soft hackle patterns

Discussion in 'Fly Tying' started by mike doughty, Aug 21, 2004.

  1. mike doughty

    mike doughty Honorary Member

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    can somebody tell me if they are supposed to represent anything in particular? they have been working extremely well for me.
     
  2. luv2fly2

    luv2fly2 Active Member

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    soft hackle

    i wonder if they would work on the madison river? what type of water are you fishing, lake ,river, fast, slow? mike w.
     
  3. mike doughty

    mike doughty Honorary Member

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    arkansas river, colorado. it's a medium sized river with slow to fast currents.
     
  4. DLoop

    DLoop Creating memories one cast at a time

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    Just fished the madison three weeks ago. Fished soft hackles on the swing and it was very productive.
     
  5. Obsessed

    Obsessed Member

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    From what I have heard, soft hackles are believed to represent emerging insects, particularly caddis and mayflies.
     
  6. Tim Cottage

    Tim Cottage Formerly tbc1415

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    Soft hackled flies

    Soft hackled flies have been in use for a couple hundred years. During that period, they have been fished with great success in a wide variety of water types and depending on how they are fished to imitate a wide variety of insects. Some of the more common uses are to imitate mayfly nymphs or caddis pupa that have either become dislodged and are tumbling along the bottom or rising up through the water column to emerge using the Leisenring Lift credited to ‘Big’ Jim Leisenring, (casting the fly upstream, letting it sink on the way down, and then raising the rod and the line so that the fly lifts “naturally through the currents”, supposedly resembling a hatching nymph). They can be greased and used on or near the surface as an emerger or even a long legged insect that has fallen in the water. Many anglers used and still use them only as droppers.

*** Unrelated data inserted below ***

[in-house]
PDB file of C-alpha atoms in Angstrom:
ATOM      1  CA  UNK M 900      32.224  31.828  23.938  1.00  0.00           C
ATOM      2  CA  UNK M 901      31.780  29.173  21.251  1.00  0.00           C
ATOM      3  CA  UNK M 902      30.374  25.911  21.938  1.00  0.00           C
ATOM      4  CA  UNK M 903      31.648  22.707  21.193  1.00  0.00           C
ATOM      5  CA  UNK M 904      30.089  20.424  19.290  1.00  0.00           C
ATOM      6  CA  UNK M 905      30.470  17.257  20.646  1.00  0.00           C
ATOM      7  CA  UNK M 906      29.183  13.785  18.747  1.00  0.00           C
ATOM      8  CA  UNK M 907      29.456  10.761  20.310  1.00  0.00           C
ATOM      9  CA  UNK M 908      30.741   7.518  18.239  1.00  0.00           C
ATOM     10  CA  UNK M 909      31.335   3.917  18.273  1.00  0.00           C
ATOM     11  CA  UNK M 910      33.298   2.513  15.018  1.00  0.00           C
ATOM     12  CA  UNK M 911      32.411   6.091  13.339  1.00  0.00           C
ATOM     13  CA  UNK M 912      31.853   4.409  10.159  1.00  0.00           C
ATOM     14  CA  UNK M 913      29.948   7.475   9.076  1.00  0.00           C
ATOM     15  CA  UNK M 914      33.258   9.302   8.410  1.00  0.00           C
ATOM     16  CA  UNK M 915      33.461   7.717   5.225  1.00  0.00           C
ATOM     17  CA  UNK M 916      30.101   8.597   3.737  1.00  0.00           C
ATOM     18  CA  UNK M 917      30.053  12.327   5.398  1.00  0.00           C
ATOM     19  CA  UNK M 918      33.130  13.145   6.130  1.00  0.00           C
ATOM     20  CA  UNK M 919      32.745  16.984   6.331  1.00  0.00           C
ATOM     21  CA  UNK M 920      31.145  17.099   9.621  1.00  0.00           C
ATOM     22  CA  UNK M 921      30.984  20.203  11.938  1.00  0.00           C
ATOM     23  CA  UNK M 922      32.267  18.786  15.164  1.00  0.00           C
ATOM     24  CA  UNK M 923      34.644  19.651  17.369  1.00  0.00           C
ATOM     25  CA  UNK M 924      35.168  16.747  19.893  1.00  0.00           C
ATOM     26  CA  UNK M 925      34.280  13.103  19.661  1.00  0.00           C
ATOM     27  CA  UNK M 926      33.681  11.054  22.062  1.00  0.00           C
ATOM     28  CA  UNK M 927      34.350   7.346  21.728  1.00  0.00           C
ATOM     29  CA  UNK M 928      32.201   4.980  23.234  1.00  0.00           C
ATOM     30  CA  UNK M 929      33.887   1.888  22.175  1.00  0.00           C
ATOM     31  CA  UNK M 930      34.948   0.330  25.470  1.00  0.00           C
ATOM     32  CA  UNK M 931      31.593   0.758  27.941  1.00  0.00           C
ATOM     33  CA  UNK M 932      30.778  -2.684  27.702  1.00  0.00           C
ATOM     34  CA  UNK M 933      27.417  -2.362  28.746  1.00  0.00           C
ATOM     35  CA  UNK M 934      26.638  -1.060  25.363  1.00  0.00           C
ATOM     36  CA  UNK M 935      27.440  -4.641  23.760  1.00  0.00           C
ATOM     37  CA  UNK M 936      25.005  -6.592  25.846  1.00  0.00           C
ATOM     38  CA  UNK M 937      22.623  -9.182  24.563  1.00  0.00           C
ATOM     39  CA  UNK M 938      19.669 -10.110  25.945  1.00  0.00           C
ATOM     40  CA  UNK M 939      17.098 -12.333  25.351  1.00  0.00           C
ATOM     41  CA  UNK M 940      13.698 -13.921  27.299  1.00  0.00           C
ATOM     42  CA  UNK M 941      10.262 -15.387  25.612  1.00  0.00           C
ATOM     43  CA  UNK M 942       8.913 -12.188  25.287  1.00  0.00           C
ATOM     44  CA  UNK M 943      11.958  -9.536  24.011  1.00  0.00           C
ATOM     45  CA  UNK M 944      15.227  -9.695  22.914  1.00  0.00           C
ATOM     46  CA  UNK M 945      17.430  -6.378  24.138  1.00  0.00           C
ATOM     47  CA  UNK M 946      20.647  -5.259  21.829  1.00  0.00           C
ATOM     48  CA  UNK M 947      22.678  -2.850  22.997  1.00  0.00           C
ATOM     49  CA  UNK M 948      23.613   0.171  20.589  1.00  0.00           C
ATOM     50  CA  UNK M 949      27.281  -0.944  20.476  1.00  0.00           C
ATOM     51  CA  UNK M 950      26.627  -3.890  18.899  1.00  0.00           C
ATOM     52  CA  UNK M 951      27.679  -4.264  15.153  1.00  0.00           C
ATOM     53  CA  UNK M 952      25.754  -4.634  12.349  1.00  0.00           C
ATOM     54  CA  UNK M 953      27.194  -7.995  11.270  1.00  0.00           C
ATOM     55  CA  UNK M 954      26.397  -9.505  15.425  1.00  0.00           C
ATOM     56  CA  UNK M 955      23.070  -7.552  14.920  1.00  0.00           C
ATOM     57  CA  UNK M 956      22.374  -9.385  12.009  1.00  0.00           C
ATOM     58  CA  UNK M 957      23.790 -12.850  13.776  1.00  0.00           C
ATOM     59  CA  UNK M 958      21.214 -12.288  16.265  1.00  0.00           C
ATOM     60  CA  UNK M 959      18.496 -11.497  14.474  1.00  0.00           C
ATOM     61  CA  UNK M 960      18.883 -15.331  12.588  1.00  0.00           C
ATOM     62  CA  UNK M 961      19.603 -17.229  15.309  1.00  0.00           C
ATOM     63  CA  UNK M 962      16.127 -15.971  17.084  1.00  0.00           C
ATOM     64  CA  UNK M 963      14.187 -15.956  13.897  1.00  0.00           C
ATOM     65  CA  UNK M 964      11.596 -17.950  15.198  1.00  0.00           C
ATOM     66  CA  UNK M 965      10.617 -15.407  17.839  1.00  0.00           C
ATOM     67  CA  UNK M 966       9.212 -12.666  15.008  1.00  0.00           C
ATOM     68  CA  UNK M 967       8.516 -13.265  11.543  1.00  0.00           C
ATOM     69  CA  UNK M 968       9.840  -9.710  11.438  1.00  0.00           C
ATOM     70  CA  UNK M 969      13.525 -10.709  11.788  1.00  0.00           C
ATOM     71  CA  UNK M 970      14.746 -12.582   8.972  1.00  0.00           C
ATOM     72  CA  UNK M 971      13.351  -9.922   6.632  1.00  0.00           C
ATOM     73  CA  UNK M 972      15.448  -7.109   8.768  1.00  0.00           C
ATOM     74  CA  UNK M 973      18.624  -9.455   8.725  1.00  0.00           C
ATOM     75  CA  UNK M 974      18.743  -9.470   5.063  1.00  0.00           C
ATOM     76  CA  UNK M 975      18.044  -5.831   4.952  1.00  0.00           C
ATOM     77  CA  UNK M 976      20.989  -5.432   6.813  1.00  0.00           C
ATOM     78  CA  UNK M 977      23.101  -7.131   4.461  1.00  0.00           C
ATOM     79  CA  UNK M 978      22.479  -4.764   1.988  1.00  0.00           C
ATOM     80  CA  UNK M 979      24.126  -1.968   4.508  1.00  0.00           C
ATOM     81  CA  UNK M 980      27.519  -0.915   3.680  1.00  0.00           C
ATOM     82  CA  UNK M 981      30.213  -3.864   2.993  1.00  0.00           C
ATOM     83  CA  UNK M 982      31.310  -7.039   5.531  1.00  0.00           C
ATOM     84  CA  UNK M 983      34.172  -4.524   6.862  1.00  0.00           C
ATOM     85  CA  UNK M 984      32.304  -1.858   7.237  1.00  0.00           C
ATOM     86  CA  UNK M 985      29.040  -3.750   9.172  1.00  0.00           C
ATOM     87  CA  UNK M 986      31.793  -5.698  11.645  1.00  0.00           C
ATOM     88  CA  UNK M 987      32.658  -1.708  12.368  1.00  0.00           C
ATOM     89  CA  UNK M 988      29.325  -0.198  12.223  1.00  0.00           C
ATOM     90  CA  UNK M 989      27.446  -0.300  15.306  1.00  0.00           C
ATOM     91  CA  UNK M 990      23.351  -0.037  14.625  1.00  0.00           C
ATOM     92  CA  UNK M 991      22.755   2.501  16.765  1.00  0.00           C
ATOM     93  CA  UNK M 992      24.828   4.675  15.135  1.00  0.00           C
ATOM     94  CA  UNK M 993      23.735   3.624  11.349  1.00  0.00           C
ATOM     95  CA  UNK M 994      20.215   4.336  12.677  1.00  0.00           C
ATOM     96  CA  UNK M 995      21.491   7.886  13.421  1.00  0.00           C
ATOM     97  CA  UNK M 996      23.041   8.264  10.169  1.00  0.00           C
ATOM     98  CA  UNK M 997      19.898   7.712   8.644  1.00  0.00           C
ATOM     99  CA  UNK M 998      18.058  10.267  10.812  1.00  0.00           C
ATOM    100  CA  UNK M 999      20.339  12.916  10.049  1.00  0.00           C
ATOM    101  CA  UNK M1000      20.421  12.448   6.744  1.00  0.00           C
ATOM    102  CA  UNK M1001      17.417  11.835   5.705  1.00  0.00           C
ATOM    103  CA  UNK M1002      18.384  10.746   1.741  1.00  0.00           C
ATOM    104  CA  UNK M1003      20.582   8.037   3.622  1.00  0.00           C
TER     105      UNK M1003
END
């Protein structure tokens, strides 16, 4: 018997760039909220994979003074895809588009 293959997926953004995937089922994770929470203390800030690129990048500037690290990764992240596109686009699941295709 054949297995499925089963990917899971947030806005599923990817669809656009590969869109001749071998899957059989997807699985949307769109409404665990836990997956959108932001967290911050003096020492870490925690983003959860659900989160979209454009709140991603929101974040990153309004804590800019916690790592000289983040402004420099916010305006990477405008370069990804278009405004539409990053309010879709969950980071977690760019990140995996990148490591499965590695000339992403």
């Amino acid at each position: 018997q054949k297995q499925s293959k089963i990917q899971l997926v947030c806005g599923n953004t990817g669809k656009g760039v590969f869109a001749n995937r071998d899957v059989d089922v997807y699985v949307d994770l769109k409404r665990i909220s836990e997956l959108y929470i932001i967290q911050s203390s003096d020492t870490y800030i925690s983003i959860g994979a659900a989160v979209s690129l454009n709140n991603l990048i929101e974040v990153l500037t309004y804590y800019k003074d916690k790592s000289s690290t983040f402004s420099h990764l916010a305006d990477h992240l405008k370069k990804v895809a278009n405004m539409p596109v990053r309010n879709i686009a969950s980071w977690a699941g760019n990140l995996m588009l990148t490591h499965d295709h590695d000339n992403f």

The availability of today’s stiff hackles are a recent development. We have these wonder hackles and 27 different ways to tie a wing. Old flies typically had solid feather wings and softer hackles. They did not float very well, especially in fast water. Some of the early soft hackle flies were simply dry flies with the wing removed.
    H.C. Cutcliffe, in 1863 writes, “A winged fly washed by the water looks more like a little roll of the dung of a rat than a fly”.
    Usually they are intended to be impressionistic rather than imitative but there are, of course variations. One style is to use two hackles, one is the wing hackle cut off the bottom of the fly and the leg hackle cut off the top of the fly, so that “a delicate suggestion of the legs of the nymph and of the withdrawn wings of the emerging insect is obtained.